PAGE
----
Sunday Readings: Isaiah 25.6-10; Philippians 4.12-14,19-20; Matthew 22.1-10
“The kingdom of heaven may be compared to a king who gave a wedding banquet for his son. He sent his slaves to call those who had been invited to the banquet, but they would not come. Again he sent other slaves, saying, ‘Tell those who have been invited: Look, I have prepared my dinner, my oxen and fat calves have been slaughtered, and everything is ready; come to the wedding banquet.” – Matthew 22.2-4
The meal Jesus describes in Sunday’s parable is no ordinary dinner but the messiah’s wedding feast. The royal wedding setting is unique to Matthew’s way of telling the parable. Matthew adds other details to the parable that give the story double meaning. In this way he creates an allegory in which characters and action in the parable parallel events his own time in the A.D. 80s. The king’s fury at guests who refuse his invitation seems overkill until a reader realizes Matthew is connecting the parable with the Roman destruction of Jerusalem and the temple, the event that effectively ends Israel’s ancient temple-centered religion. Matthew’s interpretation shows the danger of allegory; it fixes the meaning and perpetuates an ancient conflict that led to genocide in the Holocaust.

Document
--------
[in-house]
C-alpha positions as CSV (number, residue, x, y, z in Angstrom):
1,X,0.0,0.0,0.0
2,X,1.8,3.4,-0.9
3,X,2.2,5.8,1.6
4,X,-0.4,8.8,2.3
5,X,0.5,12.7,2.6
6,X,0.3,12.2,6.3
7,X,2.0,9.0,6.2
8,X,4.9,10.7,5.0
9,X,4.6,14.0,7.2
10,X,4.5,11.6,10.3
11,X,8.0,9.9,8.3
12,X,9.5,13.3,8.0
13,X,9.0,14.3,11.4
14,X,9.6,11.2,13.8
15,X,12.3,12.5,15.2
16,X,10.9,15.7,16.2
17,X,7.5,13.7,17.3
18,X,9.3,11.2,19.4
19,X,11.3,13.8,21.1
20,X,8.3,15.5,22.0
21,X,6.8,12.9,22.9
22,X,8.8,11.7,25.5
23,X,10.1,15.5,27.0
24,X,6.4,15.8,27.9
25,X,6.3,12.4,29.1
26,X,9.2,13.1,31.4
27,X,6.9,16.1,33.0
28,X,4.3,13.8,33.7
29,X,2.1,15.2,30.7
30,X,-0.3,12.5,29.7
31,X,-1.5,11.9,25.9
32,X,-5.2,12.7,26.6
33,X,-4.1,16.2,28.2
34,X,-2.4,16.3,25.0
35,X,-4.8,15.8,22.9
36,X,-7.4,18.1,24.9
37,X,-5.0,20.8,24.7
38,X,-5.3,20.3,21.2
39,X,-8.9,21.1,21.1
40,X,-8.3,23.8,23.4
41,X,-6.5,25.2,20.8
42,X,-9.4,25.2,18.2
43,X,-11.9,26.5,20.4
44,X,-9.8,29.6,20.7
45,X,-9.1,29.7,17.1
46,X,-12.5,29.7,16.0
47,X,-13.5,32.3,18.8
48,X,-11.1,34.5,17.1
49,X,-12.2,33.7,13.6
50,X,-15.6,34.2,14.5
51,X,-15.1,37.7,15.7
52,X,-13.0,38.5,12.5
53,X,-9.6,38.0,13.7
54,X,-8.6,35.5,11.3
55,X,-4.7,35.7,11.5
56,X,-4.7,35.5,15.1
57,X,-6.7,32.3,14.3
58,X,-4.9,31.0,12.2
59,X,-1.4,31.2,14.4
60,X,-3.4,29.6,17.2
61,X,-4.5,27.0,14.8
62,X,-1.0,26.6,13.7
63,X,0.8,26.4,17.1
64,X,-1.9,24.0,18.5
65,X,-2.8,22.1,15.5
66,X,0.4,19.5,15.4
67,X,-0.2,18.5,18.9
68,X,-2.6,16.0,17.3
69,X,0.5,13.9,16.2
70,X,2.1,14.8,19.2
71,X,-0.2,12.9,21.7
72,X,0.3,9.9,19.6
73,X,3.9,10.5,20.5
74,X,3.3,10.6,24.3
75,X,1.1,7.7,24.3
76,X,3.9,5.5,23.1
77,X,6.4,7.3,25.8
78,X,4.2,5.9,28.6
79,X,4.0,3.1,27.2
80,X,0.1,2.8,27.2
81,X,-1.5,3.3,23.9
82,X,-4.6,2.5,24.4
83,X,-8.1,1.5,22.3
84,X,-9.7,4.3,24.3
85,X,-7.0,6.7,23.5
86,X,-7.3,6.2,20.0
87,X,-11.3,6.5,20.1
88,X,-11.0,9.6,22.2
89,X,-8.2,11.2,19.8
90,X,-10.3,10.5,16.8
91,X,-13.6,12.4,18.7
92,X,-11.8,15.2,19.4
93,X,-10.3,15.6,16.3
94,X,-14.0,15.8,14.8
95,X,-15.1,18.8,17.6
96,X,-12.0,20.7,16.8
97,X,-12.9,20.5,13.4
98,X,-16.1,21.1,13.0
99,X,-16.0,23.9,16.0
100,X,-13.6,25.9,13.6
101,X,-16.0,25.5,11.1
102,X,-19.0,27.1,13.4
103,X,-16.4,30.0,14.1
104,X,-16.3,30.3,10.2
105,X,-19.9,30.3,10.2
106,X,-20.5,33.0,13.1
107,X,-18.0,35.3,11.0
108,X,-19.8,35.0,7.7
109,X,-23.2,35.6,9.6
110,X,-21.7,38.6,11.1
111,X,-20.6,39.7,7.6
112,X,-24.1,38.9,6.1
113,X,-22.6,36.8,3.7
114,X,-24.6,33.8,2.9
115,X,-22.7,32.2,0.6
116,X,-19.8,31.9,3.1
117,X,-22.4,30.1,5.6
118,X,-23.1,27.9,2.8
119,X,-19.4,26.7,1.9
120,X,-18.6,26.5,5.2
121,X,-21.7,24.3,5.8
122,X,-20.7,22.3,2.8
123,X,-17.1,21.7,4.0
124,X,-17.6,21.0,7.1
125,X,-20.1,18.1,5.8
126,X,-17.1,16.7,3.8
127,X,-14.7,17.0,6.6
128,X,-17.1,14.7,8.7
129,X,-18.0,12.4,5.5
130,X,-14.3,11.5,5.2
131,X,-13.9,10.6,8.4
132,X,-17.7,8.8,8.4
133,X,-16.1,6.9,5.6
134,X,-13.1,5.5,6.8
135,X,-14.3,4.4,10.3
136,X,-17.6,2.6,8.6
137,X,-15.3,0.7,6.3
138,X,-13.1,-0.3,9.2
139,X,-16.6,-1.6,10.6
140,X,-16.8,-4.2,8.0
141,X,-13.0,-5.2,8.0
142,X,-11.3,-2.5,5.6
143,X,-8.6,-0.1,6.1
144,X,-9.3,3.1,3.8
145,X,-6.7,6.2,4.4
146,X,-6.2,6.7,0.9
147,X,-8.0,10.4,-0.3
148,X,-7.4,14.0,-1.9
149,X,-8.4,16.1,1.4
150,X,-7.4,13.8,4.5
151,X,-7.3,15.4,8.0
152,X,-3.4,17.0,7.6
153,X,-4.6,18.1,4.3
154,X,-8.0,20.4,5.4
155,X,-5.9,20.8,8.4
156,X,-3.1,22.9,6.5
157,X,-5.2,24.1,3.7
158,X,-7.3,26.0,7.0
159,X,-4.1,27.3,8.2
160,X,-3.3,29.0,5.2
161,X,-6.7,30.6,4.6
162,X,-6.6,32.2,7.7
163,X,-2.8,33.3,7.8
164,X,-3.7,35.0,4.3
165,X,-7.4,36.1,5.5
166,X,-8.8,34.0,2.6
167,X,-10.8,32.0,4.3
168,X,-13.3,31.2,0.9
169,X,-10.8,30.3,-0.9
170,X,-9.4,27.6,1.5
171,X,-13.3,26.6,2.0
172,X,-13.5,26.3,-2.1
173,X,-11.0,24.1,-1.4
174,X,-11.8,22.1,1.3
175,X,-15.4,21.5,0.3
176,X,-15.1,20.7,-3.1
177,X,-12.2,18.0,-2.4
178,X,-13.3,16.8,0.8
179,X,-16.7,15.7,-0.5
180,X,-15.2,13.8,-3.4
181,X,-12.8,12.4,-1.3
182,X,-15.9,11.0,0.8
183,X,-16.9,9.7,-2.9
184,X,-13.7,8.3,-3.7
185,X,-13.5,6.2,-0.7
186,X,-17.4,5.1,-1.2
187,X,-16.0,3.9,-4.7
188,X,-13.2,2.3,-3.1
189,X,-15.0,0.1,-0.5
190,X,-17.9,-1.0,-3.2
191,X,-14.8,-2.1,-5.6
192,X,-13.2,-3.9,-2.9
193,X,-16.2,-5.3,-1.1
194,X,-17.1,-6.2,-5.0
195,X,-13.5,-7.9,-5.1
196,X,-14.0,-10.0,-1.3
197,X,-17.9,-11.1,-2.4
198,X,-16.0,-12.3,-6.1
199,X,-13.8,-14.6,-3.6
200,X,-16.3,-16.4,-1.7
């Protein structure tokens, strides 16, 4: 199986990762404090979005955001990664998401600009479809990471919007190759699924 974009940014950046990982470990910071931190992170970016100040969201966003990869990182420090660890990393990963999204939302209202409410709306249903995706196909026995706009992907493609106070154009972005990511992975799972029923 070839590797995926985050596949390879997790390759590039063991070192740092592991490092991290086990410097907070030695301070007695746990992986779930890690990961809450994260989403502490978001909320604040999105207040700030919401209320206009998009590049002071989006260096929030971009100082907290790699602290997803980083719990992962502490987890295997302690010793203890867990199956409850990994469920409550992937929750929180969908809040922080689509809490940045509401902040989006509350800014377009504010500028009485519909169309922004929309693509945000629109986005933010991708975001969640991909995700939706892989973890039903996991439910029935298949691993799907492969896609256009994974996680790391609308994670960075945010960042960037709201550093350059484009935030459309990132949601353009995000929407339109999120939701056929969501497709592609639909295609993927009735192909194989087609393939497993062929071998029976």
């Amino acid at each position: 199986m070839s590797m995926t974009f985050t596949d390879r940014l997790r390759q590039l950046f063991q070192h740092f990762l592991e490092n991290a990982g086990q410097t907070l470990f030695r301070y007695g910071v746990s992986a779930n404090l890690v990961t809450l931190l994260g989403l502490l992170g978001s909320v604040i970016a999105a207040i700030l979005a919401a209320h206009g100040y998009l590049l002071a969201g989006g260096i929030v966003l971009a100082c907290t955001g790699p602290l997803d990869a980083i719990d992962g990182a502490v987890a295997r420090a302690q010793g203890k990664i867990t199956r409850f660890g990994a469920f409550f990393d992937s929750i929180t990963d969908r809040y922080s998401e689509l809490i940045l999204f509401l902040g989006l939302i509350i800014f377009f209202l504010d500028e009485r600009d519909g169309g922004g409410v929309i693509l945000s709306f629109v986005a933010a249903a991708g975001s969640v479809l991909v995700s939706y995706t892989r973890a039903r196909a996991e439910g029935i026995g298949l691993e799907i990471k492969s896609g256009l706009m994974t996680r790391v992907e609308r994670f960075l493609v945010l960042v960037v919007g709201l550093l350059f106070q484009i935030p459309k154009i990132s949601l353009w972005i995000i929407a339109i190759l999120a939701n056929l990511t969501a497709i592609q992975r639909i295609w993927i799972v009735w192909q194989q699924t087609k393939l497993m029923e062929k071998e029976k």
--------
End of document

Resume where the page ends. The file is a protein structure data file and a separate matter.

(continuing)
The parable speaks more to us today without the allegory; it asks what we do with our excess and who we invite to our tables. Abundant food is one of the most fundamental blessings in our lives. The parable is very different in Luke’s telling (Luke 14.15-24). When people refuse to come to a great dinner in Luke’s version, the host invites in the poor, the crippled, the blind, and the lame.
How do you think the kingdom of heaven will be like a lavish dinner?